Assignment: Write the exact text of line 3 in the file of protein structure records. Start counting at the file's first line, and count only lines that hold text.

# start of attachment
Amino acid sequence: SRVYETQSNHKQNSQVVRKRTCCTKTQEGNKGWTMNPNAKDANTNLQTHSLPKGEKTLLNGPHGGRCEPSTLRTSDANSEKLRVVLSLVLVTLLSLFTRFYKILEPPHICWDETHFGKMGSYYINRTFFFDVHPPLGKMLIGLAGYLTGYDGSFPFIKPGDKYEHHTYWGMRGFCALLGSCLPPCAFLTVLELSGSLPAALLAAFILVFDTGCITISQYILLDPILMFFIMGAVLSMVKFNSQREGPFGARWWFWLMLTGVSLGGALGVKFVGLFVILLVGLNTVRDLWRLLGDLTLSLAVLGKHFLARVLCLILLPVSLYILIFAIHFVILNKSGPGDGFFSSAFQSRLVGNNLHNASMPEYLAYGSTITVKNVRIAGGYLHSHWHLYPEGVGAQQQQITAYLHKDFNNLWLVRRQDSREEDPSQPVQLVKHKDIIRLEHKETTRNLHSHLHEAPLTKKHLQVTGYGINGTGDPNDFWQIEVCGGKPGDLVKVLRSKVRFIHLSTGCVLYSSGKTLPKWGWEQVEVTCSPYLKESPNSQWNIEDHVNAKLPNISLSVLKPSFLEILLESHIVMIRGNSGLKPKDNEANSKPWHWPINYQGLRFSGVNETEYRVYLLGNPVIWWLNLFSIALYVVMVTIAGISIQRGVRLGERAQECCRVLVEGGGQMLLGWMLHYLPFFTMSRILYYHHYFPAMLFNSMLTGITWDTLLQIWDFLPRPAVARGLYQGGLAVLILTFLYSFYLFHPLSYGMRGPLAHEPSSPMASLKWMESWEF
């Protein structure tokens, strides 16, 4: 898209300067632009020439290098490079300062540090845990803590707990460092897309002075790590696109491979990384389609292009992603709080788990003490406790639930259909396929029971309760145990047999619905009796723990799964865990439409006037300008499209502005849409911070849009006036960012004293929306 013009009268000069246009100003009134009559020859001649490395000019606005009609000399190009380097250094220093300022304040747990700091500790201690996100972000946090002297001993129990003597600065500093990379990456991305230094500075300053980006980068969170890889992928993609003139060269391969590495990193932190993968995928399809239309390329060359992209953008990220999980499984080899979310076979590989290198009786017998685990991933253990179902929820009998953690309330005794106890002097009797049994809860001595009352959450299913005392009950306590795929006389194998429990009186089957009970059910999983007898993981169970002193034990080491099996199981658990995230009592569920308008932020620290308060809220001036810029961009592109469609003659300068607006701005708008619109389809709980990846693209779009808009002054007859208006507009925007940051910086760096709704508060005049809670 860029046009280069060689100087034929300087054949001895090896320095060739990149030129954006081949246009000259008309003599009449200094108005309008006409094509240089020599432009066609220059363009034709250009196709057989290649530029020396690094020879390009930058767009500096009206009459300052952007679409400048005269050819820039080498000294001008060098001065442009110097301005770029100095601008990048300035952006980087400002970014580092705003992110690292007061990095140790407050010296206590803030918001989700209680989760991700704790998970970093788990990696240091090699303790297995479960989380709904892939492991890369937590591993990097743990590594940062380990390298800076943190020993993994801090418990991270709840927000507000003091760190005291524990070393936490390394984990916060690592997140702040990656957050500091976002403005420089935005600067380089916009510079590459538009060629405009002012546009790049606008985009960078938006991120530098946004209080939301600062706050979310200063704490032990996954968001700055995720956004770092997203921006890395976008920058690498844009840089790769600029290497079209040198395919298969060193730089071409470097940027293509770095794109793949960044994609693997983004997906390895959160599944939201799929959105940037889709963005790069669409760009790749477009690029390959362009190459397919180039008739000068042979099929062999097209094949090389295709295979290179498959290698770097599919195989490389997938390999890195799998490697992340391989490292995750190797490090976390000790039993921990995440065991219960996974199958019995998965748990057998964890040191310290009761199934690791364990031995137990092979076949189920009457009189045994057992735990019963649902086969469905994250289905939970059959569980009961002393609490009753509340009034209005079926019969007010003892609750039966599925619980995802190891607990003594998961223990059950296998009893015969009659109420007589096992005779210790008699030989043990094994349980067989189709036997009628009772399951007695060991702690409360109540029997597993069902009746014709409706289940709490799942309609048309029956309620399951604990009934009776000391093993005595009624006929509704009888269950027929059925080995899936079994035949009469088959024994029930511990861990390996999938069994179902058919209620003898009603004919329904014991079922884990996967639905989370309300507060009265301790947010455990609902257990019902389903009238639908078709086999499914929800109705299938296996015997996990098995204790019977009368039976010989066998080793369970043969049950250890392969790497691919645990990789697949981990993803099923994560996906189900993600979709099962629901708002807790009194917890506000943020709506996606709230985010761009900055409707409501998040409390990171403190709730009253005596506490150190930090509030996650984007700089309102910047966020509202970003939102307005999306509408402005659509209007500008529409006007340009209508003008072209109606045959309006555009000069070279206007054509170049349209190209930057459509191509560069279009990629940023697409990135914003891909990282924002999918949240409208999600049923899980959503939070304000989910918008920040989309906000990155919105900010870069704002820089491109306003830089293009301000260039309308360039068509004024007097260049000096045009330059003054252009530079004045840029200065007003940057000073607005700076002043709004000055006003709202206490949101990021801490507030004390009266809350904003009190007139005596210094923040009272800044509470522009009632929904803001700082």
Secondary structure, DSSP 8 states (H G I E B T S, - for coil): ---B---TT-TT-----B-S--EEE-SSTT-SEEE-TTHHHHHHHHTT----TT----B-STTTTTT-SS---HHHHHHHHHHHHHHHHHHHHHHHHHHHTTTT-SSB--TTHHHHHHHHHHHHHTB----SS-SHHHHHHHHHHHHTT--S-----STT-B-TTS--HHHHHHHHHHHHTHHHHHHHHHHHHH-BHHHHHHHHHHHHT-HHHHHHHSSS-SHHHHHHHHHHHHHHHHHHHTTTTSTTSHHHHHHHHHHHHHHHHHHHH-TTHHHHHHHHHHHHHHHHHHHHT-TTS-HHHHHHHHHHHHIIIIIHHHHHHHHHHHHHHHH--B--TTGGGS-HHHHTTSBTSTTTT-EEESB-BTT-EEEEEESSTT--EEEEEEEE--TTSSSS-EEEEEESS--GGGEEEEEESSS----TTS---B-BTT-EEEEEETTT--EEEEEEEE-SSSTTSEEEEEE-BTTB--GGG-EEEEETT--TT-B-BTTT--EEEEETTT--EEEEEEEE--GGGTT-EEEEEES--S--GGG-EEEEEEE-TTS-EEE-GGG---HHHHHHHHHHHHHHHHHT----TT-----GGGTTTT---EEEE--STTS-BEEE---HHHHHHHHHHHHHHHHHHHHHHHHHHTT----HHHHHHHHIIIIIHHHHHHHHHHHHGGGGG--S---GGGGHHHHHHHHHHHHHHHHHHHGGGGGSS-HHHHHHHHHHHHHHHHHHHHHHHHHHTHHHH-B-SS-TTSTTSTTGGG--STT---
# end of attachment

Secondary structure, DSSP 8 states (H G I E B T S, - for coil): ---B---TT-TT-----B-S--EEE-SSTT-SEEE-TTHHHHHHHHTT----TT----B-STTTTTT-SS---HHHHHHHHHHHHHHHHHHHHHHHHHHHTTTT-SSB--TTHHHHHHHHHHHHHTB----SS-SHHHHHHHHHHHHTT--S-----STT-B-TTS--HHHHHHHHHHHHTHHHHHHHHHHHHH-BHHHHHHHHHHHHT-HHHHHHHSSS-SHHHHHHHHHHHHHHHHHHHTTTTSTTSHHHHHHHHHHHHHHHHHHHH-TTHHHHHHHHHHHHHHHHHHHHT-TTS-HHHHHHHHHHHHIIIIIHHHHHHHHHHHHHHHH--B--TTGGGS-HHHHTTSBTSTTTT-EEESB-BTT-EEEEEESSTT--EEEEEEEE--TTSSSS-EEEEEESS--GGGEEEEEESSS----TTS---B-BTT-EEEEEETTT--EEEEEEEE-SSSTTSEEEEEE-BTTB--GGG-EEEEETT--TT-B-BTTT--EEEEETTT--EEEEEEEE--GGGTT-EEEEEES--S--GGG-EEEEEEE-TTS-EEE-GGG---HHHHHHHHHHHHHHHHHT----TT-----GGGTTTT---EEEE--STTS-BEEE---HHHHHHHHHHHHHHHHHHHHHHHHHHTT----HHHHHHHHIIIIIHHHHHHHHHHHHGGGGG--S---GGGGHHHHHHHHHHHHHHHHHHHGGGGGSS-HHHHHHHHHHHHHHHHHHHHHHHHHHTHHHH-B-SS-TTSTTSTTGGG--STT---